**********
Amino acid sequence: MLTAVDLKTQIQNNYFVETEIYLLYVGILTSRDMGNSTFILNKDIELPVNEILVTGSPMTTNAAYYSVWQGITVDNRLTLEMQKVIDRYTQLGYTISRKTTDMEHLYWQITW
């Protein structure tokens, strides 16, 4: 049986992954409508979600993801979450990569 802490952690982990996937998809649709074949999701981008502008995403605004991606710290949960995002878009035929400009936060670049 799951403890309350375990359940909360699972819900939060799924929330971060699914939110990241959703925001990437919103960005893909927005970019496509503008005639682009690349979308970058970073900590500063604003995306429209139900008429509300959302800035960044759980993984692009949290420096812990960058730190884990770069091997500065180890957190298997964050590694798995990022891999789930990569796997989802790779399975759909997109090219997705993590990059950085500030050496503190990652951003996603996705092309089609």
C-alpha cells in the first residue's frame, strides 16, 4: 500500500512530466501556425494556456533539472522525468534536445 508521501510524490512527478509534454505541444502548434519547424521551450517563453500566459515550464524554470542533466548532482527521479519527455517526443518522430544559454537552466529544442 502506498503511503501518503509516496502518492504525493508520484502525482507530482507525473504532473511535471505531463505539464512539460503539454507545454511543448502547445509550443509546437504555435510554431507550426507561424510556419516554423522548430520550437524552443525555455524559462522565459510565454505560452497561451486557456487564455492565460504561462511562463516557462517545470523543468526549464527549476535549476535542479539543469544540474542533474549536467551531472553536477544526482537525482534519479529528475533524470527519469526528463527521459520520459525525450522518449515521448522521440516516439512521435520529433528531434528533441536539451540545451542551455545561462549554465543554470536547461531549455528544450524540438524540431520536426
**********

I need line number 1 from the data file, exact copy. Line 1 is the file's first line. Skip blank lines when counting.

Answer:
Amino acid sequence: MLTAVDLKTQIQNNYFVETEIYLLYVGILTSRDMGNSTFILNKDIELPVNEILVTGSPMTTNAAYYSVWQGITVDNRLTLEMQKVIDRYTQLGYTISRKTTDMEHLYWQITW